Hidden Power of Electronic Culture by Shane Hipps – Brief Review

Hidden Power of Electronic Culture by Shane Hipps – Brief Review April 15, 2010

Thesis: “The forms of media and technology—regardless of their content—cause profound changes in the church and culture” (23).  “The medium is the message” (29).

Evaluation: Shane Hipps, who began his adult life in the advertising world (now a pastor), uses the work of Marshall McLuhan to analyze how technologies alter culture and faith.  McLuhan is famous for the phrase: “The medium is the message.”  Hipps uses this book as an opportunity to discern how the various “mediums” of electronic culture are changing the message of the church.  To do so, he begins with a critique of Rick Warren who states: “Our message must never change, but the way we deliver that message must be constantly updated to reach each new generation” (29).  In order to illustrate Warren’s fallacy he takes the reader on a tour through technological/medium history from: ancient oral culture, printing press culture, to the electronic age.  In each of these mediums (following the lead of McLuhan) he contends that four subliminal changes are created in culture: 1) extension – what human capacity is amplified, 2) obsolesce – what is no longer needed, 3) reverse effect – what would happen if this is used to an extreme, and 4) retrieval – what does this finding rooting in from past technology (see 41).  Using these four areas, Hipps persuasively argues that postmodernity is being shaped because of innovations such as TV, Internet, cell phones, and radio.  He argues that all of these have led to a simultaneous dichotomy: tribalization and isolation.  Hipps ethical concerns for the church are several, some of which include: image driven right brain experiences are taking us out of the left brain exercise of deep theological/biblical reflection, creation of insufficient community, video venues are creating celebrity and deconstructing the message of humility, and amplifying consumerist tendencies rather than subverting them for God’s mission.  Nevertheless, Hipps points the reader to hope, in that our awareness and suspicion of how the electronic age shapes us can be a key in discovering the kind of message the church (God’s medium) will embody as we navigate through postmodernity.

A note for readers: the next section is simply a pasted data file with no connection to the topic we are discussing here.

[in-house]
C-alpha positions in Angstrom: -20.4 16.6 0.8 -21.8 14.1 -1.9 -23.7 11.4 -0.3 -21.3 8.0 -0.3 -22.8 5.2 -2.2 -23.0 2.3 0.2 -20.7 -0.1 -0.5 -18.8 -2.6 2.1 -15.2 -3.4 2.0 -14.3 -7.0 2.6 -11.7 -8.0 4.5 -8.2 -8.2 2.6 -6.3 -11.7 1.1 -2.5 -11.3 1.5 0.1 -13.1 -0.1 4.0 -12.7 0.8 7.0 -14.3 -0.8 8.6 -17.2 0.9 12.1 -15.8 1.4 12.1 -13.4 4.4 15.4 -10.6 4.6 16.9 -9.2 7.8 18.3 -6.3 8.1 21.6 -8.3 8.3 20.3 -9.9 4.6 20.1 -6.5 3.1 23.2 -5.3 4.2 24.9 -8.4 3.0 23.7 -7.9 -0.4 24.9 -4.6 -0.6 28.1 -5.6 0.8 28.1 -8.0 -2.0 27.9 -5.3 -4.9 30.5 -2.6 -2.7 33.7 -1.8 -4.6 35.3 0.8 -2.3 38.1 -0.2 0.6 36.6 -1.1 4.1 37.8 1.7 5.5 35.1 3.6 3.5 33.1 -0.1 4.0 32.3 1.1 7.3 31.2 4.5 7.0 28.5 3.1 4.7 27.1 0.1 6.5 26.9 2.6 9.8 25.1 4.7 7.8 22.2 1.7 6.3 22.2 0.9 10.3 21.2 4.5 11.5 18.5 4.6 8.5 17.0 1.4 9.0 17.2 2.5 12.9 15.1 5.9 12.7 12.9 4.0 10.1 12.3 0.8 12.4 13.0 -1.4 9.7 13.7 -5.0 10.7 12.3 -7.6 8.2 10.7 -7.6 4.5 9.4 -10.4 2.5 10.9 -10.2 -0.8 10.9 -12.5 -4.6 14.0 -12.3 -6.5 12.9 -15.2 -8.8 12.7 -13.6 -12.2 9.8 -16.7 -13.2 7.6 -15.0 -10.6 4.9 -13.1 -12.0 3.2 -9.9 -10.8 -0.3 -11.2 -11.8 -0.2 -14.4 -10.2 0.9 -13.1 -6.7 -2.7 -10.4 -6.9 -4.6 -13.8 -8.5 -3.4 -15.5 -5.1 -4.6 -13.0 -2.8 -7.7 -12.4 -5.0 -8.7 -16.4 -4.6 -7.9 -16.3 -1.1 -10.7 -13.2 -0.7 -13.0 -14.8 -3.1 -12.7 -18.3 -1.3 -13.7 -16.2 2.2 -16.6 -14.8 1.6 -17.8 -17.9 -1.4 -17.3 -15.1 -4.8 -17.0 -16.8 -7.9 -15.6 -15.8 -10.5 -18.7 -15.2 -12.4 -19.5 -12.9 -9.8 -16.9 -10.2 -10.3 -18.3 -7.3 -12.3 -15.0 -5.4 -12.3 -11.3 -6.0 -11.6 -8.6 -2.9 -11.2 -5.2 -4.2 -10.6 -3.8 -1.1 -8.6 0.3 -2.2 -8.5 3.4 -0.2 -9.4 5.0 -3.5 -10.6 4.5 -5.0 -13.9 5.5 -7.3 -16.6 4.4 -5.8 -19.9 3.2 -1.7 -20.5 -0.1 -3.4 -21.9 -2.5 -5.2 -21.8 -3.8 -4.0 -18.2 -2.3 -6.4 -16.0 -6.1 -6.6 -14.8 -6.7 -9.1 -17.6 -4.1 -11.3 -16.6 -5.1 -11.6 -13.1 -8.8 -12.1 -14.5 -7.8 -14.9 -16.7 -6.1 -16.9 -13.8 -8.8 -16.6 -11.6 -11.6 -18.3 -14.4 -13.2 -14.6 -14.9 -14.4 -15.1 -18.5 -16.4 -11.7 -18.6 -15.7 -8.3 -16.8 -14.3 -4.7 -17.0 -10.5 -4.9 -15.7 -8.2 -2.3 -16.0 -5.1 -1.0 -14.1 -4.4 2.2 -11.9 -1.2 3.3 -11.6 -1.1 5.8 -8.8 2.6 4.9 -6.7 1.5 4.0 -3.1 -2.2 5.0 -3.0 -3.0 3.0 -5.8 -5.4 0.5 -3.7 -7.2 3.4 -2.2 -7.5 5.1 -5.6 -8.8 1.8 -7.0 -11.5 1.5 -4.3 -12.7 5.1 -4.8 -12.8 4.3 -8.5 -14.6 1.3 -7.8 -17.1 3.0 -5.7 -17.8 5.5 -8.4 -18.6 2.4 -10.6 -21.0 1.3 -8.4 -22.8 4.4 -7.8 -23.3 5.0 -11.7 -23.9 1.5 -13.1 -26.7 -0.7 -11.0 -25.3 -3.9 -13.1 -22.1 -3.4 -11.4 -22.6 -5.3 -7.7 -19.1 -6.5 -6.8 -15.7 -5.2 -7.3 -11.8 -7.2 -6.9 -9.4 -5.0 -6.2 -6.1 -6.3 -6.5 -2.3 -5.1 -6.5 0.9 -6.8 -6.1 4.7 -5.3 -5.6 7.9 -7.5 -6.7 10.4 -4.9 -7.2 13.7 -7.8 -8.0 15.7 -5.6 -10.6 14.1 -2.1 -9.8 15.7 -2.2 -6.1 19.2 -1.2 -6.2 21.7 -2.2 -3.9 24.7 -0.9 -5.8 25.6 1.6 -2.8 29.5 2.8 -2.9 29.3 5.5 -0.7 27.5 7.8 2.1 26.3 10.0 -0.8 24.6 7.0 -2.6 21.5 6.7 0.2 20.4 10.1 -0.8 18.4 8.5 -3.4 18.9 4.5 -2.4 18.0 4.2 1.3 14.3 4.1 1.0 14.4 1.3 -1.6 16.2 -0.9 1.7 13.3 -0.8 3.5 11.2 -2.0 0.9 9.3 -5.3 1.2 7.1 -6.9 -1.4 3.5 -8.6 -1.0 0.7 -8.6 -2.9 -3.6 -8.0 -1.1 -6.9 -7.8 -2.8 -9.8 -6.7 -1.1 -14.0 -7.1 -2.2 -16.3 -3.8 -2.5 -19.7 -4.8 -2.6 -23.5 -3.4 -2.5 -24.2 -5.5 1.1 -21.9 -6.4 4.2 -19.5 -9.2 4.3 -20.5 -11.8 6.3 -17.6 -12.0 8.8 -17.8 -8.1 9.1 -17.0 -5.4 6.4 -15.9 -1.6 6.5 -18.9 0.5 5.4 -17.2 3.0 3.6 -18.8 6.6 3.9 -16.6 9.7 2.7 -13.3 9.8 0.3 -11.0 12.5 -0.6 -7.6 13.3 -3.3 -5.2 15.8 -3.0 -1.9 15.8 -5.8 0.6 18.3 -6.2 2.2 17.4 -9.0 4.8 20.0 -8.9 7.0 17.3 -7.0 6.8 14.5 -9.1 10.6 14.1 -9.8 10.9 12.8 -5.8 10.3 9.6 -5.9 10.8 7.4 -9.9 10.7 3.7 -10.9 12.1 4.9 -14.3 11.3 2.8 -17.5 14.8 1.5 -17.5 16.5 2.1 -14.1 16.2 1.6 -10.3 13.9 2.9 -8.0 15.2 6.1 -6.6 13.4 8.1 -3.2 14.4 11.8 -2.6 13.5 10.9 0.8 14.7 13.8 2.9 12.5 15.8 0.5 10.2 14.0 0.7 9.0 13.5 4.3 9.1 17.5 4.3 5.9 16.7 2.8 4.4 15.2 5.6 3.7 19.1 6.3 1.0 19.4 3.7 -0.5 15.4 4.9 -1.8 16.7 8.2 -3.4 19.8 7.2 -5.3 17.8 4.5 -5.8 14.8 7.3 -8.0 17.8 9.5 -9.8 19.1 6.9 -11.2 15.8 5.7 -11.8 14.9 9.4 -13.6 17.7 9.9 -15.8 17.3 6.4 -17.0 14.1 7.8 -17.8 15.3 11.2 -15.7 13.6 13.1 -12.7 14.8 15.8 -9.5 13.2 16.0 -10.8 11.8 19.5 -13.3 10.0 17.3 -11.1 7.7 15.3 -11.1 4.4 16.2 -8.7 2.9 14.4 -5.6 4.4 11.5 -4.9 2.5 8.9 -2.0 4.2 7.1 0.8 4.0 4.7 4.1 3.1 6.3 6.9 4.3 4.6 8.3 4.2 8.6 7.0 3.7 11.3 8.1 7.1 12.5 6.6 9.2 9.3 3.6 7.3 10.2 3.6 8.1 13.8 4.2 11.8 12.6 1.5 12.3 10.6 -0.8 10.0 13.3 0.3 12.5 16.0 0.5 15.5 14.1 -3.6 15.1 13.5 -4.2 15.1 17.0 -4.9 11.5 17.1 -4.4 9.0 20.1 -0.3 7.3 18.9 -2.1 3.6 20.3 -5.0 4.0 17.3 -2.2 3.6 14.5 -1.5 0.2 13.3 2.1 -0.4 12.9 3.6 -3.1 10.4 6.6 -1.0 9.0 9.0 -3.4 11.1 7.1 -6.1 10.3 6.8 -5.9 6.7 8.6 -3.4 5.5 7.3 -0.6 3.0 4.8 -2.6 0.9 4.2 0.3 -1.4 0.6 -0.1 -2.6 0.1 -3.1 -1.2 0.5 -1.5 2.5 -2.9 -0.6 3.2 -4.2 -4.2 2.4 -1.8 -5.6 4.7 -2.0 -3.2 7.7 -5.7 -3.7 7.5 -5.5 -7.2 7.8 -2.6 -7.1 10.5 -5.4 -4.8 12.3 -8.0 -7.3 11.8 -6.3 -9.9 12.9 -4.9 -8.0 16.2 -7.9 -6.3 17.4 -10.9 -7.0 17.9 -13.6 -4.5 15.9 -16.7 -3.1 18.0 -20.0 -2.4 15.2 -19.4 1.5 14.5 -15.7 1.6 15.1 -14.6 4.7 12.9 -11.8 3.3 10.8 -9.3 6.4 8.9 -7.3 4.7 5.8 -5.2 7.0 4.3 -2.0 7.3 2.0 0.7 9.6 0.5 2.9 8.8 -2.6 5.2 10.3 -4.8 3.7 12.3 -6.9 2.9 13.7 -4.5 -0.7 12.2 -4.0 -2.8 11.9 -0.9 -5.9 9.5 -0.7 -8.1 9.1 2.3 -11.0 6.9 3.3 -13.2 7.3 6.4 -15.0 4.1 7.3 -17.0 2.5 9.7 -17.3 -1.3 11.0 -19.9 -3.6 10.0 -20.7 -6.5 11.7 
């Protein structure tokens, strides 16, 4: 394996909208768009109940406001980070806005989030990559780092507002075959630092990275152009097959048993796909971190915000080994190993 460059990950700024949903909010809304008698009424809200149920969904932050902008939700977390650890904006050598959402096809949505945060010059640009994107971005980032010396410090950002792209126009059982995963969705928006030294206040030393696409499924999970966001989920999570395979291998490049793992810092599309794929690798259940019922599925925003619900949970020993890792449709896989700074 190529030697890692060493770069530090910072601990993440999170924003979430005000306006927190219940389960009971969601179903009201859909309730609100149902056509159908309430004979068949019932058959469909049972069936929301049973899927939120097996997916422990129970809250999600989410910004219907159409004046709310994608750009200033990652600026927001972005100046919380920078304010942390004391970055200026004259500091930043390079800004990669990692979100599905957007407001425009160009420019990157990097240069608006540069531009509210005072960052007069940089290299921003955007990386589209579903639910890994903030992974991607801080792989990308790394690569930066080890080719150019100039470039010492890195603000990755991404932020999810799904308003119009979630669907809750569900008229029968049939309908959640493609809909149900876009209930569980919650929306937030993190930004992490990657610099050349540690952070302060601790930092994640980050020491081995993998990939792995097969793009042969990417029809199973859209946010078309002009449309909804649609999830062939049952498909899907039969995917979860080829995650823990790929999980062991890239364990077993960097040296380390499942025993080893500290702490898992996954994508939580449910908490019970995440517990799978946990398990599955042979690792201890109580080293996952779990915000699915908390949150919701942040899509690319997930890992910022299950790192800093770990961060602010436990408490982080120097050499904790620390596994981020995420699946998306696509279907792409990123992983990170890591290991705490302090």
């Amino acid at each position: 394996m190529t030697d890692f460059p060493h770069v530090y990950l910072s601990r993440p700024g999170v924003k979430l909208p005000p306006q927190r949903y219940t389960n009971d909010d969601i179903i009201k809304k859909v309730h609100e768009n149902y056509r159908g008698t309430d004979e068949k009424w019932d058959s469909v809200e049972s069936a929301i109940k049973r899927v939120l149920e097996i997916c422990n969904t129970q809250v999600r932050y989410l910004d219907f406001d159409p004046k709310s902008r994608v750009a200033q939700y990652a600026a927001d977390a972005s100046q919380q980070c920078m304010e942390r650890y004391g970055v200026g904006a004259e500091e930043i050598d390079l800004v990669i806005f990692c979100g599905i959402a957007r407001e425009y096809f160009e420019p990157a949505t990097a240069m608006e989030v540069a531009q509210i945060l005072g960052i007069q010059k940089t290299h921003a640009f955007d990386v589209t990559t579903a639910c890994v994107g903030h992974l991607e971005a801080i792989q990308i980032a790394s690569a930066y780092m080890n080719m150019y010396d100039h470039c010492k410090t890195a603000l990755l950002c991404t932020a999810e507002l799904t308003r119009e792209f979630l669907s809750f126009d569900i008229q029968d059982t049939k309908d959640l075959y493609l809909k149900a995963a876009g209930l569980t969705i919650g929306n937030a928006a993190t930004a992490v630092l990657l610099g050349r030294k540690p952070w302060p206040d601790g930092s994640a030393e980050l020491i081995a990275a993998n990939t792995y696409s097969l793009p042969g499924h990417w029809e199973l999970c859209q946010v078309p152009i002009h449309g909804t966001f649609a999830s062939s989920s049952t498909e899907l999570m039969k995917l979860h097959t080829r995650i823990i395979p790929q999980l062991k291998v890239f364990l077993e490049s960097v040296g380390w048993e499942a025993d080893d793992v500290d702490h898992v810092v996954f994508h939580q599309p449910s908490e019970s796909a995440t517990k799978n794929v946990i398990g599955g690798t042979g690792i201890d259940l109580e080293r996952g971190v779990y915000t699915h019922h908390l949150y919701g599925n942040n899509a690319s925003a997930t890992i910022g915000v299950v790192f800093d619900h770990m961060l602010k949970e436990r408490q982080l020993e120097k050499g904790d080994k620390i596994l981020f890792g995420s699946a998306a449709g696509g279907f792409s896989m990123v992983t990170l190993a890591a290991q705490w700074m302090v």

Helpful Insights:

  • Media is not good, evil, or neutral (23) … mediums shape belief (27)
  • Every media is an extension of humanity as it amplifies part of us, ear eyes etc. (34)
  • Phonetic Western alphabet led to linear, fragmented, sequential forms of logic (49)
  • Our current culture is returning to images, which is activating Eastern thought (50)
  • Printing press = Modernism: Extended-personal relationship, Obsolesces-community, Reverses Into-reductionism, Retrieves-Paul’s epistles (60) …Postmodern culture is a tribe of individuals (72)
  • The church is God’s chosen medium for the sake of the world (91-93)
  • Image overload leads to numbness toward injustice, which leads to inaction (109)
  • Leaders must use left-brain capacity to learn/teach Scripture with goal of sharing its authority with the community rather than becoming part of hierarchy (133)
  • “Mac” approach to church rethinks its theological operating system, “PC” approach attempts to add to its theology methods that appear innovative perpetuating consumerism (146ff)
  • Emerging worship can perpetuate consumerism without intentionality for communal practices (158)

Response: This book comes to me at the right time.  I am a leader in a church that is wrestling with questions of praxis in this postmodern climate.  We are moving to a multisite model of ministry, and the question of using technology for video venues is one that has been quite involved.  Hipps not only speaks directly to that situation, but gives ethical parameters for thinking about technology with life-giving scrutiny.  Another area that fascinated me was the way in which popular culture and the worldview of the church interplay.  For instance, the printing press is an invention that I have often thought led to individualism; but never before had I seen how it deeply shaped the theology of the reformers and now the “neo-reformed” church.  Finally, this book is causing me to take another step back and to begin thinking about how various mediums may be shaping my approach to both faith and life.  Am I living a disembodied pseudo-tribalistic existence?  How can I begin to subvert this tendency in life and ministry for the mission of God?

Do you have any thoughts on the ideas mentioned in this “brief” or the work of Shane Hipps?


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